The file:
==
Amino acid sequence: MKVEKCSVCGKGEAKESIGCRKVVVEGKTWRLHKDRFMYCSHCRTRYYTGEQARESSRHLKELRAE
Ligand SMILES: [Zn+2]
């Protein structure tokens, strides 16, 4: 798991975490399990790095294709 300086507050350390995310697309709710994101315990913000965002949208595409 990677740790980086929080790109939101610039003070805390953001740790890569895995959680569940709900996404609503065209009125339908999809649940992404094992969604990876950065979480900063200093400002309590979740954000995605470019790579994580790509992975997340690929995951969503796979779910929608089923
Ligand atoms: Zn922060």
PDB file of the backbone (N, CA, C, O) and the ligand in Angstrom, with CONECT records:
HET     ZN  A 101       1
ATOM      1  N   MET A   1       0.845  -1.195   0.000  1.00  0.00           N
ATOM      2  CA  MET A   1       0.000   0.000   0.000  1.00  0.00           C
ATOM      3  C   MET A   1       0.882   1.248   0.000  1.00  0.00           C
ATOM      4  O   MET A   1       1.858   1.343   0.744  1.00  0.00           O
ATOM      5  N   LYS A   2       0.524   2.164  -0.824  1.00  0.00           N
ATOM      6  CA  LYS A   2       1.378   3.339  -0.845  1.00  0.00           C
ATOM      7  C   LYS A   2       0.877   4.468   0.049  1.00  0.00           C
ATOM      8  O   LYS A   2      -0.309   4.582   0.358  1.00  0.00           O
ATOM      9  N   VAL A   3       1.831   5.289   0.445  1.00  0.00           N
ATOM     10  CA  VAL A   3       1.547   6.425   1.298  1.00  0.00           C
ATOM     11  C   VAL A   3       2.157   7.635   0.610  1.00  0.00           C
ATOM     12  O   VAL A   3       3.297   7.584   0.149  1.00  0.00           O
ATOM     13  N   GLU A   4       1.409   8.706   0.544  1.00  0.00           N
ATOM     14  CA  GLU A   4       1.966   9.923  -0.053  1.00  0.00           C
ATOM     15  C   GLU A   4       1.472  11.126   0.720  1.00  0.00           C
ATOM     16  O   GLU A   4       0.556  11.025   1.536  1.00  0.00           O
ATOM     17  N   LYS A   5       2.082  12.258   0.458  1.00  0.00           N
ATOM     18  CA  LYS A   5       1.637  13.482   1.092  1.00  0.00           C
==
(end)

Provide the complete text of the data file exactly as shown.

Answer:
Amino acid sequence: MKVEKCSVCGKGEAKESIGCRKVVVEGKTWRLHKDRFMYCSHCRTRYYTGEQARESSRHLKELRAE
Ligand SMILES: [Zn+2]
């Protein structure tokens, strides 16, 4: 798991975490399990790095294709 300086507050350390995310697309709710994101315990913000965002949208595409 990677740790980086929080790109939101610039003070805390953001740790890569895995959680569940709900996404609503065209009125339908999809649940992404094992969604990876950065979480900063200093400002309590979740954000995605470019790579994580790509992975997340690929995951969503796979779910929608089923
Ligand atoms: Zn922060």
PDB file of the backbone (N, CA, C, O) and the ligand in Angstrom, with CONECT records:
HET     ZN  A 101       1
ATOM      1  N   MET A   1       0.845  -1.195   0.000  1.00  0.00           N
ATOM      2  CA  MET A   1       0.000   0.000   0.000  1.00  0.00           C
ATOM      3  C   MET A   1       0.882   1.248   0.000  1.00  0.00           C
ATOM      4  O   MET A   1       1.858   1.343   0.744  1.00  0.00           O
ATOM      5  N   LYS A   2       0.524   2.164  -0.824  1.00  0.00           N
ATOM      6  CA  LYS A   2       1.378   3.339  -0.845  1.00  0.00           C
ATOM      7  C   LYS A   2       0.877   4.468   0.049  1.00  0.00           C
ATOM      8  O   LYS A   2      -0.309   4.582   0.358  1.00  0.00           O
ATOM      9  N   VAL A   3       1.831   5.289   0.445  1.00  0.00           N
ATOM     10  CA  VAL A   3       1.547   6.425   1.298  1.00  0.00           C
ATOM     11  C   VAL A   3       2.157   7.635   0.610  1.00  0.00           C
ATOM     12  O   VAL A   3       3.297   7.584   0.149  1.00  0.00           O
ATOM     13  N   GLU A   4       1.409   8.706   0.544  1.00  0.00           N
ATOM     14  CA  GLU A   4       1.966   9.923  -0.053  1.00  0.00           C
ATOM     15  C   GLU A   4       1.472  11.126   0.720  1.00  0.00           C
ATOM     16  O   GLU A   4       0.556  11.025   1.536  1.00  0.00           O
ATOM     17  N   LYS A   5       2.082  12.258   0.458  1.00  0.00           N
ATOM     18  CA  LYS A   5       1.637  13.482   1.092  1.00  0.00           C